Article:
10 years of Baby Friendly status at Southmead

Wednesday, 17 June 2015

Southmead Hospital Bristol is celebrating 10 years of Baby Friendly status this week.

The prestigious accolade from UNICEF is given to organisations for encouraging breastfeeding, promoting the health benefits of breast milk and providing support and advice for new mums.

Southmead was one of the largest maternity units in the country to receive the award back in 2005.

It was followed by St Michael’s (run by University Hospitals Bristol NHS Foundation Trust) in 2007 and, the then, NHS Bristol, in 2010 which all led to Bristol becoming the country’s first Baby Friendly city.

Successful reaccreditations for Southmead followed in 2007 and 2011 and the unit will be assessed again in September this year. 

10 years of Baby Friendly status at Southmead

Marion Copeland, Infant Feeding Midwife at Southmead, said: “North Bristol NHS Trust’s maternity services are very proud to be celebrating 10 years of Baby Friendly accreditation.

“Our maternity and neonatal staff are dedicated to providing mothers and their new babies with the best possible start.

“We are also very proud to be part of Bristol; the first baby friendly city. We work very closely with all services across Bristol to provide breastfeeding support for all mothers and babies.”

All midwives, maternity care assistants and health visiting teams are fully trained to support new mums with breast feeding and the Trust’s breastfeeding initiation rate has increased to 80 percent over the last 10 years.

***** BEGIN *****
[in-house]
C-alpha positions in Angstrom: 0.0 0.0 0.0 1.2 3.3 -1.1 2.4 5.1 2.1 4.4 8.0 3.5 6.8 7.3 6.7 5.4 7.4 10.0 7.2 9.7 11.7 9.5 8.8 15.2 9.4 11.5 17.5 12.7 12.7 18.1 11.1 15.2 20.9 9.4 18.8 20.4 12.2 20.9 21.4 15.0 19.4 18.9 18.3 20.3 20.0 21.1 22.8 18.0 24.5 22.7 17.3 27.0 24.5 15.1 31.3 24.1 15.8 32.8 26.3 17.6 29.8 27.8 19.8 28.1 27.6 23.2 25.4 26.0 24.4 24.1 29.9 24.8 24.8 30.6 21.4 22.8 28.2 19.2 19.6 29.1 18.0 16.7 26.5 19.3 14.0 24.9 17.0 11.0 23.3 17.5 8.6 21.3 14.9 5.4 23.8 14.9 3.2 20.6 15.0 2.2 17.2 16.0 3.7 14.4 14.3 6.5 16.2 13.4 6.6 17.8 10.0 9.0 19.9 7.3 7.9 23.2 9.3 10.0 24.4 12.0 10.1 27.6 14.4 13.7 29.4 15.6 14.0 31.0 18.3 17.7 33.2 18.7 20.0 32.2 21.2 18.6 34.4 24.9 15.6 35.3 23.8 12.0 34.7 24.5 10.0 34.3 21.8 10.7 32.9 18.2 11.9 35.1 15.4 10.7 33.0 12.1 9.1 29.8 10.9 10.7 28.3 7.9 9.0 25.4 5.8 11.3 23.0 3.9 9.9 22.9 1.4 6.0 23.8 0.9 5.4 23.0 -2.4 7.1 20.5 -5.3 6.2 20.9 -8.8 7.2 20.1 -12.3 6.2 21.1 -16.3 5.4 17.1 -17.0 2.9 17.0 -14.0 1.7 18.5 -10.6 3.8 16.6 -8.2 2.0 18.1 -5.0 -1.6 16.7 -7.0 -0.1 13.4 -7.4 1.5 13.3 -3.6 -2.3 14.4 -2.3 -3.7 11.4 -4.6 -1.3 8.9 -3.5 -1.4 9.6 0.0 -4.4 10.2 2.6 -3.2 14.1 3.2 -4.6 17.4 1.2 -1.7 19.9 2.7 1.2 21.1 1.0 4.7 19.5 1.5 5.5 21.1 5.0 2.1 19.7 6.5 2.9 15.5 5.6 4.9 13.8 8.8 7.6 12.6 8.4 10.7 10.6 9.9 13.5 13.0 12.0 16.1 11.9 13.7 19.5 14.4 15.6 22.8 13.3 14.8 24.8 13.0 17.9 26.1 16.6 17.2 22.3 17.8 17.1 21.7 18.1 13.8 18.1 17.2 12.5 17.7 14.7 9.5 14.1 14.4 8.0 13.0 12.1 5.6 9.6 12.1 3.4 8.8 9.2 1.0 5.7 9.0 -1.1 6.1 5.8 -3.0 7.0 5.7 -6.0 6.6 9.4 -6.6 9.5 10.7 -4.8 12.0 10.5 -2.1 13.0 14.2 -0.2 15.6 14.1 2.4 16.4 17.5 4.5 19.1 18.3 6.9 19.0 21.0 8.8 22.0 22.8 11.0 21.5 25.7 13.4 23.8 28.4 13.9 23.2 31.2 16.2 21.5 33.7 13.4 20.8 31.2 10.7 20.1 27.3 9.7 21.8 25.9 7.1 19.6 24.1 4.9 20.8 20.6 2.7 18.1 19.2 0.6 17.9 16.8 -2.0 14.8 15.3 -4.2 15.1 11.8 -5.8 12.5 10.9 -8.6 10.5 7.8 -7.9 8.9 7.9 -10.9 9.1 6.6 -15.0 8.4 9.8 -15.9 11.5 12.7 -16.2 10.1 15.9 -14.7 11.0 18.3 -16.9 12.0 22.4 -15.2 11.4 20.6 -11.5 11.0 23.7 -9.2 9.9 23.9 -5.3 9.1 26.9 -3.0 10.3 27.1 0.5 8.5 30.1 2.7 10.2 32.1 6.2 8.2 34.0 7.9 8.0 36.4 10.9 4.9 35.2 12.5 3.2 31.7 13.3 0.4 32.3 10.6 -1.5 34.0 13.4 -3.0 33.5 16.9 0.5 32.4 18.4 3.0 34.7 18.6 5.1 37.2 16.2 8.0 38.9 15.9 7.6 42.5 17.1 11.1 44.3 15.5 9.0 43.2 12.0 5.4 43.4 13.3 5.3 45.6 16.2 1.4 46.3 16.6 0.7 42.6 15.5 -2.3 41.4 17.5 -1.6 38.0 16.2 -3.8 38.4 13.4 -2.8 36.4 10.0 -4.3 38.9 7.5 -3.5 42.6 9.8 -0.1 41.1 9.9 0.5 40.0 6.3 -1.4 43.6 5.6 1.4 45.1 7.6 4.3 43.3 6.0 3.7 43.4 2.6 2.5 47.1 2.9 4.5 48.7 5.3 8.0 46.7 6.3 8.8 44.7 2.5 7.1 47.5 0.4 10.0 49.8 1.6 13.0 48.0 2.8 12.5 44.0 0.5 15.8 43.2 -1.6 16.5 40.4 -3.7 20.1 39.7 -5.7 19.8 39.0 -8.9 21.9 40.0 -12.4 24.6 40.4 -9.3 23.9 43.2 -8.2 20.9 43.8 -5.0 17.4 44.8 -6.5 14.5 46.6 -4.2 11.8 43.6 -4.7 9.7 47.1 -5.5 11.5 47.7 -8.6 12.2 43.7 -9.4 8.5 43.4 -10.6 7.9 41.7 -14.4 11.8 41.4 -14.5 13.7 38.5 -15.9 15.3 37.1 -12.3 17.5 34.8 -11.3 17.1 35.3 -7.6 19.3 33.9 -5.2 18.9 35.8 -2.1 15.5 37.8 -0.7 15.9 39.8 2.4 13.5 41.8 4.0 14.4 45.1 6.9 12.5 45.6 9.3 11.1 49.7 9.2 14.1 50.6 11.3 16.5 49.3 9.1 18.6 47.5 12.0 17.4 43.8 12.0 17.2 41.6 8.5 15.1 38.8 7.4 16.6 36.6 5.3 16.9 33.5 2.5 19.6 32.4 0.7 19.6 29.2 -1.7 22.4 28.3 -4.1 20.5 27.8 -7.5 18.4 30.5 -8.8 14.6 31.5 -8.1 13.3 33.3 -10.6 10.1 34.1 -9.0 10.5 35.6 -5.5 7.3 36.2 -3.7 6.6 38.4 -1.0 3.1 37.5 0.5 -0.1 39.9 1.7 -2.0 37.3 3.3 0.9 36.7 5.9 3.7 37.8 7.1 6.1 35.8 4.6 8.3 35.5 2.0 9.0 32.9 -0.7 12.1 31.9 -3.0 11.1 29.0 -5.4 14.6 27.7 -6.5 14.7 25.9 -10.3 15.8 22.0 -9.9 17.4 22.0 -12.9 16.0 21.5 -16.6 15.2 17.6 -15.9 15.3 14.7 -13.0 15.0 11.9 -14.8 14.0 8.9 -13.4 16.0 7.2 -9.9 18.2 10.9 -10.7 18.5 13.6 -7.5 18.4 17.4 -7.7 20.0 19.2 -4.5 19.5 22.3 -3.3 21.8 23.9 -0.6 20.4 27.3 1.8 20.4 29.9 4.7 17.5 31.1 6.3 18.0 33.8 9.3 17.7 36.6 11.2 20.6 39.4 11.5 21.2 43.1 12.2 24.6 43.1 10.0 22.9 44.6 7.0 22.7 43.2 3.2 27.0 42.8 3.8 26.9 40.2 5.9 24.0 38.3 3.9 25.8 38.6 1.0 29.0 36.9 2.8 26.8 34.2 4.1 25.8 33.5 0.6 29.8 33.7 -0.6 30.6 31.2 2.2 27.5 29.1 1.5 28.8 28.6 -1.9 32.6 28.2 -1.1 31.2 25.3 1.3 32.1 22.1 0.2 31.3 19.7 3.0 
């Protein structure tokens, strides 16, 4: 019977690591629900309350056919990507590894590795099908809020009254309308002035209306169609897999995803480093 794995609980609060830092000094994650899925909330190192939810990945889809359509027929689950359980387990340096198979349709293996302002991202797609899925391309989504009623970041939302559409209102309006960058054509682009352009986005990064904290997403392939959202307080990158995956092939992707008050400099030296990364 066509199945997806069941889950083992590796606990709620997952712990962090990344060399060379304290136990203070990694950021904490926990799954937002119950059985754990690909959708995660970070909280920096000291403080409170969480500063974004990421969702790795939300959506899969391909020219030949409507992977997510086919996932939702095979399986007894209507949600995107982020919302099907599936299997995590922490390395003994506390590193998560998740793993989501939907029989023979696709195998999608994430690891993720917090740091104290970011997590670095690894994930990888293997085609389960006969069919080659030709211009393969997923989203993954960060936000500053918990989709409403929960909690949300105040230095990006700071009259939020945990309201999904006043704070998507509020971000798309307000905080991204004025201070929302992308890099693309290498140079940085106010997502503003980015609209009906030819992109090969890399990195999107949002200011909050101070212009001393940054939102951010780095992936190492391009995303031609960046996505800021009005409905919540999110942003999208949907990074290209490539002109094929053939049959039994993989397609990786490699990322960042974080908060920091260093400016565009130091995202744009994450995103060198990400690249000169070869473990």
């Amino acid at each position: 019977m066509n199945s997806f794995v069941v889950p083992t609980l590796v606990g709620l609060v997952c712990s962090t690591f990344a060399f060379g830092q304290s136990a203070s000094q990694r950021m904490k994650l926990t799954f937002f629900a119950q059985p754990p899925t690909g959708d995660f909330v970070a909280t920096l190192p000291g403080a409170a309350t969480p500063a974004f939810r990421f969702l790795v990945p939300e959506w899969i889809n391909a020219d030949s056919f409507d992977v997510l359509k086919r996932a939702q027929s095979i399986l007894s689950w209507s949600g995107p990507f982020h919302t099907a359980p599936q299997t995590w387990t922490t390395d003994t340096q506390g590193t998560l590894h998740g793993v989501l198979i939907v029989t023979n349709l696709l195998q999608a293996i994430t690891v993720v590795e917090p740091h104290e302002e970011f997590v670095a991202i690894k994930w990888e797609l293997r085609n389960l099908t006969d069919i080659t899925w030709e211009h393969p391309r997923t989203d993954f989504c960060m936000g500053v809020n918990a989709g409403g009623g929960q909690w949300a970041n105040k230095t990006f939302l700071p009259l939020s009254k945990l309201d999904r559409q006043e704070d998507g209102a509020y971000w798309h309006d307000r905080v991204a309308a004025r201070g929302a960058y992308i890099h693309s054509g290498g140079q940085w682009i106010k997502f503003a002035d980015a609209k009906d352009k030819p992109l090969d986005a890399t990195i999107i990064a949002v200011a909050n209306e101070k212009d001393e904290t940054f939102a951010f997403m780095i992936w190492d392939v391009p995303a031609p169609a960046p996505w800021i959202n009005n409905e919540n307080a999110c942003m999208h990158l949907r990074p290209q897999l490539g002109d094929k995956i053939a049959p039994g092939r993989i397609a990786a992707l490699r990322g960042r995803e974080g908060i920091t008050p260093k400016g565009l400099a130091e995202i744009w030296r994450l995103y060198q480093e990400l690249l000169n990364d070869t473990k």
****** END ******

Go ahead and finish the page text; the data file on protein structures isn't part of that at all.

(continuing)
The rate of breastfeeding in Bristol for babies six to eight weeks has increased to almost 60 percent – which is higher than the national average.

Sue Ashmore, Programme Director - UNICEF UK Baby Friendly Initiative, said: “I would like to offer heartfelt congratulations on the achievement of this important milestone: ten years as a Baby Friendly hospital; ten years of certified standards of care for mothers and babies; ten years of the best support for breastfeeding.

“Southmead has long been a pioneer in the implementation of the Baby Friendly standards – when first accredited in 2005. Regular reassessments have demonstrated that these high standards of care have continued, with Baby Friendly care now the ‘norm’ in this unit.  

“We can be confident that mothers and their babies are ensured full support to help them get feeding off to the best possible start, and that this care continues when they are back home.”

The UK Baby Friendly Initiative is based on a global accreditation programme of UNICEF and the World Health Organization. It is designed to support breastfeeding and parent infant relationships by working with public services to improve standards of care.

Breastfeeding reduces the risk of babies becoming ill. It is also associated with a reduced risk of later childhood disease and protects the mother’s health. It has been suggested that the lower incidence of illness associated with higher breastfeeding rates could also lead to significant cost savings in the treatment of illnesses such as gastro-enteritis.

The UNICEF UK Baby Friendly Initiative provides a framework for the implementation of best practice by NHS trusts, other health care facilities and higher education institutions, with the aim of ensuring that all parents make informed decisions about feeding their babies and are supported in their chosen feeding method. Facilities and institutions that meet the required standards can be assessed and accredited as Baby Friendly. 

Implementing Baby Friendly standards is a proven way of increasing breastfeeding rates. It also means health professionals can give mothers the support, information and encouragement they need.